Confectionery producers must team with foreign brands to tap market potential

Even though confectionery goods have great potential in Vietnam, local sweetmeat producers have not diversified into this arena and hence continue to face much competition from foreign manufacturers.

For this reason they must associate with foreign companies to diversify their products and acquire new technology to bring more options to consumers.

More consumers have chosen domestic-made sweetmeats. (Photo: SGGP)

The confectionery industry is one which has strong growth and barely affected by economic changes. Figures show that since 2008, retail sales of confectionery products in US dollars in Vietnam grew by 114 percent. At the same time, Vietnam’s confectionery market has attracted more local and foreign companies thanks to the country’s large population with high demand for a variety of foods.

Recently, it is said that Nabati, a popular brand from Indonesia, planned to build a factory in Vietnam. Meanwhile, foreign confectionery producers around the world have increased exports to Vietnam via local importers.

The flood of imported sweetmeats with high quality and spectacular designs in the market calls for local confectionery producers to upgrade their technology so as to improve productivity and quality to satisfy consumer demand. Especially, with a good understanding of local consumer psychology, Vietnamese confectionery producers can research and create new flavors suitable to the palate of local consumers.

Currently, local sweetmeat producers hold 75-80 percent of market share whereas foreign companies only hold 20-25 percent.
In recent years, Vietnamese brand names, such as Kinh Do, Bibica, Hai Ha and Pham Nguyen, account for a majority of gift baskets for Tet Lunar New Year. Moreover, with globalization, Vietnamese-made sweetmeats have been selling internationally. Exports of confectionery and cereal products touched US$192 million in the first six months of this year, up 8.4 percent year-on-year. Besides in neighboring markets such as China, Cambodia and Thailand, Vietnamese-made sweetmeats have entered and won consumers in large markets like Poland, the US and Japan.

Under competitive pressure, local producers have put great efforts to increase output as well as develop new product lines to attract consumers. For instance, for this year’s Lunar New Year festive season, besides regular products, local sweetmeat producers have also developed new products. Although the economy remains in recession, local producers still increased production by 10-20 percent to serve the market during Tet and vowed not to raise prices.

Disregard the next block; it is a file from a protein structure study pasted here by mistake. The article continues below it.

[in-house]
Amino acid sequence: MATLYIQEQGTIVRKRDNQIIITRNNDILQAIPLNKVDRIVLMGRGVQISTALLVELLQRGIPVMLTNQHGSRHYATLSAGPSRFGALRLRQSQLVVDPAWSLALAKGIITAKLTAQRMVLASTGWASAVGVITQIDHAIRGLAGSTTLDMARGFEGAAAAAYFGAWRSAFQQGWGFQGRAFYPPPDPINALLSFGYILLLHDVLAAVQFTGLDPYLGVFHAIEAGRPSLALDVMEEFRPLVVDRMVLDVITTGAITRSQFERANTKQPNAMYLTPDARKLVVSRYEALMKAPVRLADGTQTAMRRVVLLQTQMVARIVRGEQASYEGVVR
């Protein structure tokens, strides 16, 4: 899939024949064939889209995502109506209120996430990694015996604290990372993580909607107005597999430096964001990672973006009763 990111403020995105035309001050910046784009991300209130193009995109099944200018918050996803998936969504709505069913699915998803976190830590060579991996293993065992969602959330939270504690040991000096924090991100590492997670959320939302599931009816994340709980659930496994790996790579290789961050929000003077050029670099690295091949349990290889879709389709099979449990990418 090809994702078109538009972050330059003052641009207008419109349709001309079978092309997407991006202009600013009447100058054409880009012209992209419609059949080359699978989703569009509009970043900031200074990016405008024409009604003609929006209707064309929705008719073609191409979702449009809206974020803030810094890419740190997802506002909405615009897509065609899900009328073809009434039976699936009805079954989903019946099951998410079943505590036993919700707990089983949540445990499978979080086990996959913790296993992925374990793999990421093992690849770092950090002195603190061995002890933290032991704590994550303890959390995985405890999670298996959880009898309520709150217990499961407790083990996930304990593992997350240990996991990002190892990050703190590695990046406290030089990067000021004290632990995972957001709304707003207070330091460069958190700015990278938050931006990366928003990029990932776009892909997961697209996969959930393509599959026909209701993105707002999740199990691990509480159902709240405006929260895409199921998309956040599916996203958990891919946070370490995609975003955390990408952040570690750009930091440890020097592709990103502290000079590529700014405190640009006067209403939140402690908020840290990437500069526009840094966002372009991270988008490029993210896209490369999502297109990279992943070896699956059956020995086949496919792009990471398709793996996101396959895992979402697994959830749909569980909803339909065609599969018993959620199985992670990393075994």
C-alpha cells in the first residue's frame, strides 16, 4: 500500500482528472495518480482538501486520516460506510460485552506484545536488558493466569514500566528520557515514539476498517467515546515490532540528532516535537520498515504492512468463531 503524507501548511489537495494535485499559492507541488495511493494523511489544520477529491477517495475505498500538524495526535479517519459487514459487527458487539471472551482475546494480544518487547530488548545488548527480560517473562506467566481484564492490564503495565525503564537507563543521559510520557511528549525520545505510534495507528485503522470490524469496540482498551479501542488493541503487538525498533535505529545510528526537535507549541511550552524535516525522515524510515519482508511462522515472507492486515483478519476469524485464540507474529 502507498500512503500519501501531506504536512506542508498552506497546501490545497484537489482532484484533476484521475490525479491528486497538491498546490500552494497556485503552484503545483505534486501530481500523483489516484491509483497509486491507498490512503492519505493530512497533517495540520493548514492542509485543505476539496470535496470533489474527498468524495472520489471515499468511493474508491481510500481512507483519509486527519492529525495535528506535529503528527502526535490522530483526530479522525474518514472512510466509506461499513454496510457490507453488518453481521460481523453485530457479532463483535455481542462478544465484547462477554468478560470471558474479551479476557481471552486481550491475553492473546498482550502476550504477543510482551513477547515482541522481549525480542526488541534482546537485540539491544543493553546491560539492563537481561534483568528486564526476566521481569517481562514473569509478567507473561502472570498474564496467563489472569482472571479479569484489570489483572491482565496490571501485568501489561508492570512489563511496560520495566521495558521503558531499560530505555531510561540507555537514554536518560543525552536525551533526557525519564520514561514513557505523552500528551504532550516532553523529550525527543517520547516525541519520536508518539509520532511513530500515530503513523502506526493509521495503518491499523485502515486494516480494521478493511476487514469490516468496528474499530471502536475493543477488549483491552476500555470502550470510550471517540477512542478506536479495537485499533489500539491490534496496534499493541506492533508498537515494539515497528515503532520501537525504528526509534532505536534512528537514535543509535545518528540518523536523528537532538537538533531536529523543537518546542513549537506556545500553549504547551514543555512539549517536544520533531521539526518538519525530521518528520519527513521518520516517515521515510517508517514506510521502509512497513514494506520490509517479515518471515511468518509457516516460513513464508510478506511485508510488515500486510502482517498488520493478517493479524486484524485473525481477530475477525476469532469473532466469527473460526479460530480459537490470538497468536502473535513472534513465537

According to statistics, Kinh Do increased the most output for Tet festive season, adding its supply to about 38,000 tons of sweetmeats. In order to serve a high-class market, the company presented high-quality cookie product line under Korento trade mark with materials all imported from Europe. Moreover, the company also improved designs of other products for gifts during Tet holiday season. Nguyen Xuan Luan, deputy CEO of Kinh Do Group, said that his company will promote its distribution channels to bring their products even to rural areas to serve consumers.

According to Tran Quoc Hoang, deputy CEO of Bibica, the company has prepared about five million boxes of cookies, worth VND150 billion for the coming Tet festive season.

Nguyen Chi Nguyen, general secretary of Food and Foodstuff Association of Ho Chi Minh City, said that local confectionery producers have many more advantages than foreign ones, such as understanding of taste, demand and behavior of Vietnamese consumers. This is an advantage for domestic producers to exploit market potential. However, machinery and technology of Vietnamese producers have not caught up with foreign producers yet, so in order to ease pressure, the former should associate with the latter to acquire new technology or coordinate with them to produce sweetmeats.

At present, many importers claim to bring in high-quality sweetmeats from Europe, but in fact these are produced in Asia and packed in Vietnam. If Vietnamese confectionery producers become official distributors of world famous brands, consumers will definitely benefit more.

By Yen Lam – Translated by Thuy Doan

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